Decisions, decisions!

21 December 2017

Interview with

Philipe Bujold, University of Cambridge

Time for some Christmas shopping but how do we decide what to buy? And are the shops pulling on our string? Georgia Mills asked psychologist research student, Philipe Bujold, why it's so difficult to make decisions whilst shopping. 

Philipe - First of all, keep in mind that you’re taking advice from someone currently wearing Christmas lights. But yeah, it’s really hard to make a decision basically because of the way the brain is made. As opposed to a computer which can store enormous amounts of data, the brain is really powerful because it takes a lot of shortcuts and one of these shortcuts is basically that the brain will always try to represent the lowest amount of information at a time. The way it does that is by using references and these references are always from memory. And that’s a really efficient thing that the brain does because when it uses references it only has to encode a tiny difference in value.

So our brain is really good at making these tiny choices but, the issue with making these choices then becomes, as soon as you switch that reference, then your economic rationale breaks down. I have a really good example for this and how you can make choices really difficult. Think about the cinema for example. You can have let’s say a small popcorn or a large popcorn. Let’s say the small one is £3, the large one is £7. Most people in this case would go with the small popcorn because its £3 and you can probably buy two for the price of the large one. But, if you reverse the context, and add an extra choice which makes it a lot more difficult. You add a medium and let’s say the medium is £6 instead of the £7 or the £3. That makes the £7 larger one a lot more appealing. You’ve only a’ decoy’, which we call in neuroscience, and all of a sudden you’ve switched people’s preferences.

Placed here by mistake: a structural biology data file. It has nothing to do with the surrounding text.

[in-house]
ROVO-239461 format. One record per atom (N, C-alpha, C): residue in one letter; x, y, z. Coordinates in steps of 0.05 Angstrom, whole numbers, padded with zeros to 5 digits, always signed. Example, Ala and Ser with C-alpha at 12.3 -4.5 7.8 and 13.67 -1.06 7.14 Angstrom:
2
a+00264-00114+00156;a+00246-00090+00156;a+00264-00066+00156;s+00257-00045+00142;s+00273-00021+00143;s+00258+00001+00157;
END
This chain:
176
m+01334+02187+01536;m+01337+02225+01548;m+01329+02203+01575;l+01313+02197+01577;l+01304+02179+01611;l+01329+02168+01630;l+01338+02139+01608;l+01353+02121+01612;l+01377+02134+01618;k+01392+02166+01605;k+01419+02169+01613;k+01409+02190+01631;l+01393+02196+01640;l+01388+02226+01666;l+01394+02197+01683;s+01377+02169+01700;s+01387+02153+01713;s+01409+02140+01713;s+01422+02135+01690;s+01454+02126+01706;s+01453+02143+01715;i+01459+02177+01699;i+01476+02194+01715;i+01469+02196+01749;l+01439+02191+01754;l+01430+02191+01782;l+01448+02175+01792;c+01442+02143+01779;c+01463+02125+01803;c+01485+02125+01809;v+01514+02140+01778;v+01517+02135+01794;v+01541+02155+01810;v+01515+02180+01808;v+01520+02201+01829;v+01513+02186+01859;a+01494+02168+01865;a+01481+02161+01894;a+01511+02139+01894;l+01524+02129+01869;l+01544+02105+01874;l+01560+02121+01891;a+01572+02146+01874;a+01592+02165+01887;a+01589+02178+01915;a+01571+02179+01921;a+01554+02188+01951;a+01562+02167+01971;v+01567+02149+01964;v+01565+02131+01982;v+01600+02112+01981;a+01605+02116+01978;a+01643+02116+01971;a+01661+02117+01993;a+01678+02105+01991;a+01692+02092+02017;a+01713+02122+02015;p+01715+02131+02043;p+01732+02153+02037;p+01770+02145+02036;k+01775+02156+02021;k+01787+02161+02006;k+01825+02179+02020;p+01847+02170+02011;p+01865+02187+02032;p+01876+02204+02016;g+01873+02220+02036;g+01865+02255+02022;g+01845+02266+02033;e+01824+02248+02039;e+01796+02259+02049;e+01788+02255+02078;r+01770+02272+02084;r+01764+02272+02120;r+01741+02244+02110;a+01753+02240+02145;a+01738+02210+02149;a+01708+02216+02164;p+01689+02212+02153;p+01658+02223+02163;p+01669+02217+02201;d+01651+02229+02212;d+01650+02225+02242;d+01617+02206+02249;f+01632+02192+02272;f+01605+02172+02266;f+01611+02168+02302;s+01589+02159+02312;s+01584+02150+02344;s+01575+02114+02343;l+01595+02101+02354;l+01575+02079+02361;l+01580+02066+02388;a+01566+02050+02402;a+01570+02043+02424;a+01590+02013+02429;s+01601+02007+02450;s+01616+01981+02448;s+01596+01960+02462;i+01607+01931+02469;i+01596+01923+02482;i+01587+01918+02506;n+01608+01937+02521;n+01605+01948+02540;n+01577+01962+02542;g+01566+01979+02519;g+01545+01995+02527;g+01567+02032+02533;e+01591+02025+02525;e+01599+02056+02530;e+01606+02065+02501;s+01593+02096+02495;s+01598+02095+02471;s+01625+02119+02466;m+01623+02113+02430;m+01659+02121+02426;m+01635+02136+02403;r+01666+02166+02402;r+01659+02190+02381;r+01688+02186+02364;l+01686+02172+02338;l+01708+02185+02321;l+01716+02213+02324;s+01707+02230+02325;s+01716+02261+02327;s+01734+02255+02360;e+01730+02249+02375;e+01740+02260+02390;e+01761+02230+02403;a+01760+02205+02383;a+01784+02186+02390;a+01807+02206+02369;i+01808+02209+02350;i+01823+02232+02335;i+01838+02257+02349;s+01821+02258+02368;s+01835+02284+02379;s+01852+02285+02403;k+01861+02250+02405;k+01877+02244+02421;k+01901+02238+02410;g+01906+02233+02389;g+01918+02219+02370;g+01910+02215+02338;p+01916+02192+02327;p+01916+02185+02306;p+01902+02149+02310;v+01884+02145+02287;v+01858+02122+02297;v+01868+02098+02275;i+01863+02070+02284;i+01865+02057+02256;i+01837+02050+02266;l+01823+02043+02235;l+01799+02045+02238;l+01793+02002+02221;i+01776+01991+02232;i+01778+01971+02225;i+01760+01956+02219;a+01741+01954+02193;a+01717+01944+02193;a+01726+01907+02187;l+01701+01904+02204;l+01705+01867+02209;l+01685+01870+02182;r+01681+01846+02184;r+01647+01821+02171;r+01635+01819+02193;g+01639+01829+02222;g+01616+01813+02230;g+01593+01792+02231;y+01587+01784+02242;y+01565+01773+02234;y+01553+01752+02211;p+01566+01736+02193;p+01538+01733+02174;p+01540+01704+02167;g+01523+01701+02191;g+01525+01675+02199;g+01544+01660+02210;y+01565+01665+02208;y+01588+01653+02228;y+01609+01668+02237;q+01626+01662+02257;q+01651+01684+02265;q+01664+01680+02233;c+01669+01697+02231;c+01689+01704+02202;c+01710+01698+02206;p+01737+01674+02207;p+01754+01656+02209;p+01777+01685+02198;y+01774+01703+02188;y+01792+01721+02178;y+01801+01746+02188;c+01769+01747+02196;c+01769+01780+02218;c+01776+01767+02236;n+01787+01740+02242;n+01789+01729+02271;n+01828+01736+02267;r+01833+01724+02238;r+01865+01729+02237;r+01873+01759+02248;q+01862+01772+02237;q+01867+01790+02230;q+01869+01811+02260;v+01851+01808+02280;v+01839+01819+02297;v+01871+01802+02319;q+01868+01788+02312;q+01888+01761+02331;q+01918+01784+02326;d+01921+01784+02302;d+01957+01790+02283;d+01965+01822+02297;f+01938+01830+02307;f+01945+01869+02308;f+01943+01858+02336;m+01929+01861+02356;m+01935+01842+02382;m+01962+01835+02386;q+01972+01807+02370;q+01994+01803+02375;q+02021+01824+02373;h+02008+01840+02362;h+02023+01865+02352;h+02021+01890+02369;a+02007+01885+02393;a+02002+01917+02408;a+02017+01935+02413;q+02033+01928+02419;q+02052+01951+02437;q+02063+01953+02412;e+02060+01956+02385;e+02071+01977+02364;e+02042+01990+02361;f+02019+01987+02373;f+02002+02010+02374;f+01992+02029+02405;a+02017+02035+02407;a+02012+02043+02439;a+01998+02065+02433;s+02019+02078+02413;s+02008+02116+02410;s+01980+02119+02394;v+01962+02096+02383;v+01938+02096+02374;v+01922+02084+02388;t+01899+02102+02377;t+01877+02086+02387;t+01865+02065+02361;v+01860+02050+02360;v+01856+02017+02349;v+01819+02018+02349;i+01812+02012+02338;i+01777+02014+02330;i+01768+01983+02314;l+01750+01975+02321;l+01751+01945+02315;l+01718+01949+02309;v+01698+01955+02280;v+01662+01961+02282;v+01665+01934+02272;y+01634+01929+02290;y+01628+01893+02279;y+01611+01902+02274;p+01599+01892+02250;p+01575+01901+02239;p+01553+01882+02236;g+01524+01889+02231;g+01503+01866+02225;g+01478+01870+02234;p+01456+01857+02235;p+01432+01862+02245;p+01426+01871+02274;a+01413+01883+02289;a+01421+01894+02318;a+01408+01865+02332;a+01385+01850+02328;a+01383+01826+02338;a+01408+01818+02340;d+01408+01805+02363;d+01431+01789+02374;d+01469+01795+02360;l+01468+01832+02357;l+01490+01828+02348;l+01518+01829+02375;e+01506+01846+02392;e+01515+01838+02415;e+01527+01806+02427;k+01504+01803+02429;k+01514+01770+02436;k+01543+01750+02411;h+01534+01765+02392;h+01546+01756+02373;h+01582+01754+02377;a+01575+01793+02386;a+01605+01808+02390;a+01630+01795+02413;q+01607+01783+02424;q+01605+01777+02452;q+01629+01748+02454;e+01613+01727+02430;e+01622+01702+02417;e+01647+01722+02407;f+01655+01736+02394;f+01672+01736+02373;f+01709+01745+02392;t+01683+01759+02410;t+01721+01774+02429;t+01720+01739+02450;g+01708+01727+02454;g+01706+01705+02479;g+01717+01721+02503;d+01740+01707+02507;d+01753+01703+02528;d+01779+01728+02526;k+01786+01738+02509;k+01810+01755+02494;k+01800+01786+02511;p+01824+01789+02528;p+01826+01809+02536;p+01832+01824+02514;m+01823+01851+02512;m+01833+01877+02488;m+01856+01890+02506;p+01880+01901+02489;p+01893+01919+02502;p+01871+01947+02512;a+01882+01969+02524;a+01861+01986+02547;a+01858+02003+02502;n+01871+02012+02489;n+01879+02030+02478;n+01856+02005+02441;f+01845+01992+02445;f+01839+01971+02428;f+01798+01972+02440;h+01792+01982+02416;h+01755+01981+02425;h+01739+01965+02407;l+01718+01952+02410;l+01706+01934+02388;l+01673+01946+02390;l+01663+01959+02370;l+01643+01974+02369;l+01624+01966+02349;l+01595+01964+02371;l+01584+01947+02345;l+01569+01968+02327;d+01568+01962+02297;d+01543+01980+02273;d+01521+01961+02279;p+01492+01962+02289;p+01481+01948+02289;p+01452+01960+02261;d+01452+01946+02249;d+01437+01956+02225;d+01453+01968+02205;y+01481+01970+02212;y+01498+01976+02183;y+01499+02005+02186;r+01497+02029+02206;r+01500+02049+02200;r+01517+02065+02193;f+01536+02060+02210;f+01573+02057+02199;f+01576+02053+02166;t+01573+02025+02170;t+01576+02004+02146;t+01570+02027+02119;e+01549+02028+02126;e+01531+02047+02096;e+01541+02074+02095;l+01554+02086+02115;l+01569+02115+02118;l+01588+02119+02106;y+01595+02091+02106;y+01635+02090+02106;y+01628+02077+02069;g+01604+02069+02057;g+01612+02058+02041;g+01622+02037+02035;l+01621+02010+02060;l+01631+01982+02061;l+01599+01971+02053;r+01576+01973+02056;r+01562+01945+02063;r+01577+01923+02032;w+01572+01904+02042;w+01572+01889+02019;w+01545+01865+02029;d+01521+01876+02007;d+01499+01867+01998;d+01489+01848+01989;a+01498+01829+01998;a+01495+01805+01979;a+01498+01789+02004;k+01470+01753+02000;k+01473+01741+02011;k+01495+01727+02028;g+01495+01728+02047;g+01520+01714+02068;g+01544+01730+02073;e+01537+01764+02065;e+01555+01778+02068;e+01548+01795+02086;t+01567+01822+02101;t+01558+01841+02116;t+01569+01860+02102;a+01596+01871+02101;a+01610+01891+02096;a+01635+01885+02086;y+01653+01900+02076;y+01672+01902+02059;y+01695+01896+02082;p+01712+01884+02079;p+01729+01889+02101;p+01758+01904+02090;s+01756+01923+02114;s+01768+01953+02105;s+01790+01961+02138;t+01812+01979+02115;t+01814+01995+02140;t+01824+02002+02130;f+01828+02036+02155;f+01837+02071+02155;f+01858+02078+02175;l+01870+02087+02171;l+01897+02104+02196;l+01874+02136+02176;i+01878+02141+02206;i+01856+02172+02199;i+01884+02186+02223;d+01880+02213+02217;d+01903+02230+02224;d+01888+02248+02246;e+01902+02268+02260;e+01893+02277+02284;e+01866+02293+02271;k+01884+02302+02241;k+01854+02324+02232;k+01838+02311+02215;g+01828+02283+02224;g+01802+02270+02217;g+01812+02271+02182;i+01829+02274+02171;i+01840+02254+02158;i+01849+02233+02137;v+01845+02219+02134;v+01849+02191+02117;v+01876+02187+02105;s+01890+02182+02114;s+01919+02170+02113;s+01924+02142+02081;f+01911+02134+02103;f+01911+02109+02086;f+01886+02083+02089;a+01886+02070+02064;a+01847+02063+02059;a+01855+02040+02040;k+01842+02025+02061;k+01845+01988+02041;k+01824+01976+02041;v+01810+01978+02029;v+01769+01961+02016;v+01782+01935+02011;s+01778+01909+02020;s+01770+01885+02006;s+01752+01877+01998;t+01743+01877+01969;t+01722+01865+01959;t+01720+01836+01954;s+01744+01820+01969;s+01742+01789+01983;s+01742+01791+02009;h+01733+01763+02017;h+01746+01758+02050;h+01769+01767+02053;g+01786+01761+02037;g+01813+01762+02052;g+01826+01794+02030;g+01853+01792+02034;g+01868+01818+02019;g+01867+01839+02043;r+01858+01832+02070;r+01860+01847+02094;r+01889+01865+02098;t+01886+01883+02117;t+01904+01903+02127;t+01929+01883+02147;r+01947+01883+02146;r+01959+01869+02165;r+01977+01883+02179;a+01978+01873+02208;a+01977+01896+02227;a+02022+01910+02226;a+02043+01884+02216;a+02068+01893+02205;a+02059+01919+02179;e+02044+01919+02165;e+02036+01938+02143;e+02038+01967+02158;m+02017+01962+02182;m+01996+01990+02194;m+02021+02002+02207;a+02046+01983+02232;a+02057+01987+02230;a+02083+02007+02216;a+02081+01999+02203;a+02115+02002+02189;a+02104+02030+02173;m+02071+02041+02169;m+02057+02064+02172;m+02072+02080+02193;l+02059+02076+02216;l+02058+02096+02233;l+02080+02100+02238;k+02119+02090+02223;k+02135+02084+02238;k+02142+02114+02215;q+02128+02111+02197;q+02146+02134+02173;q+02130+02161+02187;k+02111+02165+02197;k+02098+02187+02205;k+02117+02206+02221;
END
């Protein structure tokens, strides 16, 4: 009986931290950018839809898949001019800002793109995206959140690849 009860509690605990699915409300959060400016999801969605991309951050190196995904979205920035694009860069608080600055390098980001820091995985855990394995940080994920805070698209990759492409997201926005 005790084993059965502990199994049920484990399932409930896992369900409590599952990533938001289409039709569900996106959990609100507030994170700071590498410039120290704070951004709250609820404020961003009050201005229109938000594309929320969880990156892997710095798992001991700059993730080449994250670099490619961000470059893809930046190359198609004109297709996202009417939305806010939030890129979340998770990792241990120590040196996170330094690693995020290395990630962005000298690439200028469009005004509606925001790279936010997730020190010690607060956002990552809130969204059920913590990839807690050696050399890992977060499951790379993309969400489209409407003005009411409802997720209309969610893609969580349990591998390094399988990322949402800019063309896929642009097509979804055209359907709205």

So choices are really good and you’re very good at maximising these choices in different contexts but, unfortunately, because we have so many choices and so many contexts then we aren’t that rational after all.

Georgia - I see. And I know the Christmas shops sometimes exploit this. You went Christmas shopping with fellow Naked Scientist Lewis Thomson earlier in the week so let’s hear how you guys got on…

Philipe - The brain isn’t the best computer we can think of. What it tries to do is always simplify, simplify, simplify. So it’s going to try and adapt its range when it codes values of the decisions we’re trying to make, and it’s going to try and adapt that round a central value that we build around our memories, so we call that a reference, for example.

From this reference point, your brain is going to try and compute what is gains and what is losses. What the store is going to try and push on you is this idea that you’re winning all the time and it’s going to set that from a reference. If you have a reference that’s let’s say a £2 pack of strawberries, what you can do from there is basically reduce the price and say it’s on sale, so the person feels like they’re winning because they’re spending less money, they’re keeping more money and they’re getting the strawberries in addition.

Lewis - I see the wine is on sale, shall we go and get some?